That's the task, and each of us invents the answer in our own way. For international relief, the advice is, send money
to an internationally reputable organisation such as OXFAM, rather than sending supplies that need to be shipped. People seem to be hesitating about helping Pakistan, because of all the fear-mongering there's been about the Taliban, and also because of a history of poor government over decades. But international organisations are in there, and are not the same as the discredited Pkistani government. Arguably people there need even more help because their governmetn has been so incompetent, so there's even more incentive to send aid. Here's hoping everyone hears the pleas.

On a local and mundane note, a food story: Last year I had a black fennel plant or two in my garden. This year I have masses of volunteers. But when I dug one or two up, they had no bulb, just a root. They ARE aromatic, and they are flowering now, level flowers, like all unbelliferae, yellow and cheerful. Fennel pollen is a fab ingredient, wild fennel pollen, and I know it from Italy. So dawnthebaker suggested we try gathering it.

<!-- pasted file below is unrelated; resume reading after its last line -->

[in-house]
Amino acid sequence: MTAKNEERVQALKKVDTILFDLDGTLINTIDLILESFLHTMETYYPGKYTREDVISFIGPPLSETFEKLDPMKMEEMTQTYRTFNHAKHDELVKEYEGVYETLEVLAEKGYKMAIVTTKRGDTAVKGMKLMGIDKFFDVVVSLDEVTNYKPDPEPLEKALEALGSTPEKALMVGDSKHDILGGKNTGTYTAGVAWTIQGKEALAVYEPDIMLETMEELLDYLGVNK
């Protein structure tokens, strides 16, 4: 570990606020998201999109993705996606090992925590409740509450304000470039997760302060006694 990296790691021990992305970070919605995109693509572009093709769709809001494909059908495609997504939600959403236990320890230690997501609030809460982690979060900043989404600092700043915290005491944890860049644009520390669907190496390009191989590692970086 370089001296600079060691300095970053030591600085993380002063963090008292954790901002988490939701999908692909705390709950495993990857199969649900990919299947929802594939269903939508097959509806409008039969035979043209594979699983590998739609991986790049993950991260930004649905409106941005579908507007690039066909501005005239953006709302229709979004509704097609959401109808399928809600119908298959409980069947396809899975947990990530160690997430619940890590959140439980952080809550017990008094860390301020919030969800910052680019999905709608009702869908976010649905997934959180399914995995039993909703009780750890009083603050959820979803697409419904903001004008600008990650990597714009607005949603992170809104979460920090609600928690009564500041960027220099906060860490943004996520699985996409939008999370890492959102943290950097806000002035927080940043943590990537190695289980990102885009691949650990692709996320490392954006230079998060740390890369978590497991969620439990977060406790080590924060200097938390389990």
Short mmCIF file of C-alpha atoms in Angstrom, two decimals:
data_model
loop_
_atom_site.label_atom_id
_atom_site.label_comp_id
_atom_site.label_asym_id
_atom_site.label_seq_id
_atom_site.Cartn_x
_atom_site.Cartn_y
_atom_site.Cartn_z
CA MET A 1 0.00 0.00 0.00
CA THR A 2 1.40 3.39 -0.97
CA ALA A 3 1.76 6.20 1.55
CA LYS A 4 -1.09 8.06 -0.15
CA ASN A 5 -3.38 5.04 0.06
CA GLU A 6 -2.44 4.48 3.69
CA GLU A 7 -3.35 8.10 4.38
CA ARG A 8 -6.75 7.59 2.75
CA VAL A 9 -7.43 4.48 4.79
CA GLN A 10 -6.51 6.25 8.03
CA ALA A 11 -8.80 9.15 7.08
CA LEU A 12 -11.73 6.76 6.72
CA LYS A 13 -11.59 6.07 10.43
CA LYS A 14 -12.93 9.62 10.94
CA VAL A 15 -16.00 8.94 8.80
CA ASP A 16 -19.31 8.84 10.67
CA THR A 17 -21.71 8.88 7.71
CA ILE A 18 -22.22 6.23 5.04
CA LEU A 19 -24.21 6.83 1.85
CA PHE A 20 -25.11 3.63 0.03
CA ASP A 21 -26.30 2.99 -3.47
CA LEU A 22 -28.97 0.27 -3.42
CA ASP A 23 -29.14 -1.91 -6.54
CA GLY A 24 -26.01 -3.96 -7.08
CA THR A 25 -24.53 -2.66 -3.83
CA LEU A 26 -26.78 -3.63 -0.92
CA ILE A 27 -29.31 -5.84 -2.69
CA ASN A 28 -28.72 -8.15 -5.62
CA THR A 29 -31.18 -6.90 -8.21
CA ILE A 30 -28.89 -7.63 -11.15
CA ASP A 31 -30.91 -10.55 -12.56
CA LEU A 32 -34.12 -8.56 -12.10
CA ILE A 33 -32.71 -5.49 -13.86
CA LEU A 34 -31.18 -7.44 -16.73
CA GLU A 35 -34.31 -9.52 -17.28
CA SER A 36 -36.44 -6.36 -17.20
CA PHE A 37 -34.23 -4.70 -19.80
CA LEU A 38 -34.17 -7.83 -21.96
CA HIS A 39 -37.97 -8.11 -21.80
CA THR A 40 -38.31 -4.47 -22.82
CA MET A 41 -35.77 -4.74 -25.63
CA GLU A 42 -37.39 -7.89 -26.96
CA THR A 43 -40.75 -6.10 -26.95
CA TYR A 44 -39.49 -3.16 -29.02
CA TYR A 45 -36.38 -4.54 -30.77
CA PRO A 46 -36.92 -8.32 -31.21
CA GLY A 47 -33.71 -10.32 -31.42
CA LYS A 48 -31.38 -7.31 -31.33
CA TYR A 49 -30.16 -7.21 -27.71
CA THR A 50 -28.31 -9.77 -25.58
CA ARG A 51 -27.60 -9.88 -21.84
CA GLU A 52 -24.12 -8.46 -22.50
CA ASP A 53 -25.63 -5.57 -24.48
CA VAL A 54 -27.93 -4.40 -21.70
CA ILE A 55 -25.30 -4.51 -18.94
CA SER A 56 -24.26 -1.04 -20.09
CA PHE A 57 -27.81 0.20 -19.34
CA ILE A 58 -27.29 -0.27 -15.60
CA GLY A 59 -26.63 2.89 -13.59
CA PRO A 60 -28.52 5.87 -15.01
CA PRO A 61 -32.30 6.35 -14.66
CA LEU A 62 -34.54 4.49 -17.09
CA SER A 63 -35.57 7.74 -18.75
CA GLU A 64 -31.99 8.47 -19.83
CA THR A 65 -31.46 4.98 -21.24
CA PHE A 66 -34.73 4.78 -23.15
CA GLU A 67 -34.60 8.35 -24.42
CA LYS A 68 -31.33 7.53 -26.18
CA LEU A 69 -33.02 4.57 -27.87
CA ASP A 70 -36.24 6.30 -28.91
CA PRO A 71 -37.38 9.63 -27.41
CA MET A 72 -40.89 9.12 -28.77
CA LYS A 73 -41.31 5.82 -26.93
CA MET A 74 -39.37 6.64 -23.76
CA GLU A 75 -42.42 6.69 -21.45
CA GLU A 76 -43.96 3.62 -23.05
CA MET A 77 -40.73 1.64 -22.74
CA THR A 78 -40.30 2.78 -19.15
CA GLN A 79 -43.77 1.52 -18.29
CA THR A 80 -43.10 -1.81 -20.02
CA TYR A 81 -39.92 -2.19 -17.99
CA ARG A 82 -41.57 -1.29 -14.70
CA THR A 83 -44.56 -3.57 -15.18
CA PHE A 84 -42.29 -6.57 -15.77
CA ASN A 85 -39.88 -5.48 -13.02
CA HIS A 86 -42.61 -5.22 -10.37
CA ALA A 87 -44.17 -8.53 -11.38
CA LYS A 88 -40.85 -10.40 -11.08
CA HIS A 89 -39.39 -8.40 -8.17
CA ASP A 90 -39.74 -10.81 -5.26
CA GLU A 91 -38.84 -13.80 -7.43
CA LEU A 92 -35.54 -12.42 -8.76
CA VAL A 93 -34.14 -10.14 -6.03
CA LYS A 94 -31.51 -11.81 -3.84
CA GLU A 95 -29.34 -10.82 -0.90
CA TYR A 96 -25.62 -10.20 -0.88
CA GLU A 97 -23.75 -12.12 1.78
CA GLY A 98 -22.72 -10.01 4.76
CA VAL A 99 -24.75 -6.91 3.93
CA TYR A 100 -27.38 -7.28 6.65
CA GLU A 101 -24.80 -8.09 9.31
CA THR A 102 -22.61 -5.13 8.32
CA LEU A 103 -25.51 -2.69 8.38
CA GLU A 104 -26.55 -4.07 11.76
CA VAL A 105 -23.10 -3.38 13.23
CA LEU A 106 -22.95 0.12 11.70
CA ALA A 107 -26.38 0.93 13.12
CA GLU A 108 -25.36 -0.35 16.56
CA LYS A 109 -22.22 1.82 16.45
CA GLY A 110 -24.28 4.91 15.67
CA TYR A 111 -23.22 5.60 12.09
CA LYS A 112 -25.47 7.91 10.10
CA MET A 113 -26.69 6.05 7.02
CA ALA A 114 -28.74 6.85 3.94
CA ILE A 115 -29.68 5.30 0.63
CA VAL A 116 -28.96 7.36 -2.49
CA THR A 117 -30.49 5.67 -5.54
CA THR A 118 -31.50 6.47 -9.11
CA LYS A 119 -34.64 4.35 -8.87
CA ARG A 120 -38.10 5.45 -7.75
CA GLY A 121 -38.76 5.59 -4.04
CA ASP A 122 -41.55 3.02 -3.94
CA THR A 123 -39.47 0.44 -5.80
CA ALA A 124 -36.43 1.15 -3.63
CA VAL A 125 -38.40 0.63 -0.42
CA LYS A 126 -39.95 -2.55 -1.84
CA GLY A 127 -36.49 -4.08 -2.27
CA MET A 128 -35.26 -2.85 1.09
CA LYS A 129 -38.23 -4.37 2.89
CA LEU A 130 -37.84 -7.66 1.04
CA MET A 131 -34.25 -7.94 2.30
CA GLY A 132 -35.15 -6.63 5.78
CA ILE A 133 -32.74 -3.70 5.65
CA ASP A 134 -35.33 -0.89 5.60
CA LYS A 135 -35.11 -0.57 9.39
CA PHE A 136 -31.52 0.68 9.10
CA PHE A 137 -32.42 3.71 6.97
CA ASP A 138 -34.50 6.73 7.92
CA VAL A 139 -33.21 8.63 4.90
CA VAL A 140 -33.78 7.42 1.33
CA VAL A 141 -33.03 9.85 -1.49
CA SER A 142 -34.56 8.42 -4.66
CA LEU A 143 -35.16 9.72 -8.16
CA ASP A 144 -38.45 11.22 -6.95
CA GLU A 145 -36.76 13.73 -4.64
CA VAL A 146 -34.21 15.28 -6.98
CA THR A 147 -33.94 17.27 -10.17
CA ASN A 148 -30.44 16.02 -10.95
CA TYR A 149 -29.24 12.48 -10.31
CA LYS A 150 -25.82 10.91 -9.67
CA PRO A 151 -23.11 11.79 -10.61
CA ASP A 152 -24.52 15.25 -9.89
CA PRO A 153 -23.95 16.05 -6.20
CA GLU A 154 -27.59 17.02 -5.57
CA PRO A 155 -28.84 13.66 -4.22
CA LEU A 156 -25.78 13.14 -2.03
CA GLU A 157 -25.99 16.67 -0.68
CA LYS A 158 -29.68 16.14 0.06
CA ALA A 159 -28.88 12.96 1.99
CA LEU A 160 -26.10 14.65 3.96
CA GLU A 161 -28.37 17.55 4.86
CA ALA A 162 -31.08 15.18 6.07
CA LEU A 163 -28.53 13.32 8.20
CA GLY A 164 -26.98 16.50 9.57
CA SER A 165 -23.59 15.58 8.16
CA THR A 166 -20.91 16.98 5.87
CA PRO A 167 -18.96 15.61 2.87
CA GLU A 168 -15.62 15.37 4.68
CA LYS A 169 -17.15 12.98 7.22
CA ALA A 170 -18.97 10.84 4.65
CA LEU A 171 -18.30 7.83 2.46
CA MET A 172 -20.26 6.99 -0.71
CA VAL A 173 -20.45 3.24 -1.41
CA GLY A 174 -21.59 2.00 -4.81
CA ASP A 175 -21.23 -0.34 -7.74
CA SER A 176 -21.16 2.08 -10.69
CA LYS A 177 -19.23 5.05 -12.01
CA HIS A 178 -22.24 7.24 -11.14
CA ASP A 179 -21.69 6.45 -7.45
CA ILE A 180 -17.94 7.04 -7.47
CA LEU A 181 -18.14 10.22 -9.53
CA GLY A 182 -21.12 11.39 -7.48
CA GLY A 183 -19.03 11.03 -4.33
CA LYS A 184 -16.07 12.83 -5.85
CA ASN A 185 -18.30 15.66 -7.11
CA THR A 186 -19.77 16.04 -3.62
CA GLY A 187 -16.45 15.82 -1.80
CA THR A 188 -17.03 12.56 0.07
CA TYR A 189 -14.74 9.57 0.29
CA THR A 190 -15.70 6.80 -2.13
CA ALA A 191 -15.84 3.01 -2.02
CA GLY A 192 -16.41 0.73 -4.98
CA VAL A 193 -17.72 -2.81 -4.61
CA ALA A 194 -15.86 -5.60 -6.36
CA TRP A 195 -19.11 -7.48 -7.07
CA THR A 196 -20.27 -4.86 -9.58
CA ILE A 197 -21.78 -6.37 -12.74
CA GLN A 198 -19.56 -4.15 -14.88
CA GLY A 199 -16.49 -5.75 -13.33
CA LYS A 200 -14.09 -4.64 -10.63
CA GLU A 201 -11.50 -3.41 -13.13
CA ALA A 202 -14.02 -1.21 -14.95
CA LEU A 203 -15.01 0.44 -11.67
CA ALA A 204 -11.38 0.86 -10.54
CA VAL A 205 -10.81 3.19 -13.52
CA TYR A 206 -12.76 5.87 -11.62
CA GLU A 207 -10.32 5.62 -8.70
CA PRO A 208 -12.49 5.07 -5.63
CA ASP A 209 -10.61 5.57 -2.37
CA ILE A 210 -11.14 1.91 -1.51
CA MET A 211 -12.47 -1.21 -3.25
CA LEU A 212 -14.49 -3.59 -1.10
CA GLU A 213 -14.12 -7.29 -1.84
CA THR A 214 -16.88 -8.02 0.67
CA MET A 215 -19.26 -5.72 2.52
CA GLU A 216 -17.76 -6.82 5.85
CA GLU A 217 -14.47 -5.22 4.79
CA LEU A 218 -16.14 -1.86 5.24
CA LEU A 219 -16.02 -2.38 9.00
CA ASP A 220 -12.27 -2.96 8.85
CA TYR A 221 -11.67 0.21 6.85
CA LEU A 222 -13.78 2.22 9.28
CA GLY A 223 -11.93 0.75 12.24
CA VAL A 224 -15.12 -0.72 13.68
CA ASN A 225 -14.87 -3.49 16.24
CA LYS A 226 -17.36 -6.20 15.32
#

We snipped off the fennel flowers and then tapped them on a white bowl, and there we were with golden strongly aromatic yellow fennel pollen. It's loaded with flavour. We added some salt, so the pollen would keep. Sprinkle fennel pollen on freshly roasted potatoes, or on roast chicken (that's what we did) or on eggs or as you please....

But what about the flowers, once cleaned of pollen? We dragged them through a simple batter, a pakora batter (chickpea flour and water, a little more than 1 water to 1 flour by volume to get a loose batter, and some salt), then deep-fried them. Yum again! You'd think that perhaps all the flavour is in the pollen, but no, fennel flowers are tasty. Some garlic chive flowers also got the pakora treatment, and were delish.